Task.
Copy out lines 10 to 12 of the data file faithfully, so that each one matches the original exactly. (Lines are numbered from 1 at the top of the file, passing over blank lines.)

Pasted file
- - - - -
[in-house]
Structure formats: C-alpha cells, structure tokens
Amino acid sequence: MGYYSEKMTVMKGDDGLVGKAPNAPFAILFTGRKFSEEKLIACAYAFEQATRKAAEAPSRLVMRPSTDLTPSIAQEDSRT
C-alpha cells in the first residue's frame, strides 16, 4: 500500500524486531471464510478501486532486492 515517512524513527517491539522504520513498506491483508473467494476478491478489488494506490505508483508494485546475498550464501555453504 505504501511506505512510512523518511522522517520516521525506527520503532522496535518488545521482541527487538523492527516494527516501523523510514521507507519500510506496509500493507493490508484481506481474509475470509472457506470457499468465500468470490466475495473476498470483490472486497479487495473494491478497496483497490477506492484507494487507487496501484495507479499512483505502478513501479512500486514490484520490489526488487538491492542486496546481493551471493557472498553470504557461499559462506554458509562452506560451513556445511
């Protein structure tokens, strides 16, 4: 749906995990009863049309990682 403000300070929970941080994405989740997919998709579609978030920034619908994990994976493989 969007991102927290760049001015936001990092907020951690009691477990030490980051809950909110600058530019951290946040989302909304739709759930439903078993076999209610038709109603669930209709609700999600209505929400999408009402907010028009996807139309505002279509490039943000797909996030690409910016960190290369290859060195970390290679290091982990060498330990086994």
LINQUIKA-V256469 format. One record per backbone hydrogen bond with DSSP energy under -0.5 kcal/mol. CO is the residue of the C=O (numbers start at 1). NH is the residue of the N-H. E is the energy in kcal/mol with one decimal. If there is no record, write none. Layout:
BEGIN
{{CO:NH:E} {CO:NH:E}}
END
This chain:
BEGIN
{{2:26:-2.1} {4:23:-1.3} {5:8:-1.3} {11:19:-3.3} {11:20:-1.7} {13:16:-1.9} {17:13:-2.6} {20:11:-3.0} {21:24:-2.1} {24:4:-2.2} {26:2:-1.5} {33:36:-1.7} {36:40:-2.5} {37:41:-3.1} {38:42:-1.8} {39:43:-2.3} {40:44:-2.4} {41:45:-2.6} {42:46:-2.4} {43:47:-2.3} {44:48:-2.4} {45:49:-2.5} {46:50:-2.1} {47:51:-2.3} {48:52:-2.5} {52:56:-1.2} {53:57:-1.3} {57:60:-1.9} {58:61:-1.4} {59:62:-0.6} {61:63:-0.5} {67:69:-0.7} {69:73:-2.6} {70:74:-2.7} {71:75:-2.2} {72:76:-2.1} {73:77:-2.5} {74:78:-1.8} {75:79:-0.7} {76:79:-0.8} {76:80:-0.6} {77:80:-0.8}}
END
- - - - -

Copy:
This chain:
BEGIN
{{2:26:-2.1} {4:23:-1.3} {5:8:-1.3} {11:19:-3.3} {11:20:-1.7} {13:16:-1.9} {17:13:-2.6} {20:11:-3.0} {21:24:-2.1} {24:4:-2.2} {26:2:-1.5} {33:36:-1.7} {36:40:-2.5} {37:41:-3.1} {38:42:-1.8} {39:43:-2.3} {40:44:-2.4} {41:45:-2.6} {42:46:-2.4} {43:47:-2.3} {44:48:-2.4} {45:49:-2.5} {46:50:-2.1} {47:51:-2.3} {48:52:-2.5} {52:56:-1.2} {53:57:-1.3} {57:60:-1.9} {58:61:-1.4} {59:62:-0.6} {61:63:-0.5} {67:69:-0.7} {69:73:-2.6} {70:74:-2.7} {71:75:-2.2} {72:76:-2.1} {73:77:-2.5} {74:78:-1.8} {75:79:-0.7} {76:79:-0.8} {76:80:-0.6} {77:80:-0.8}}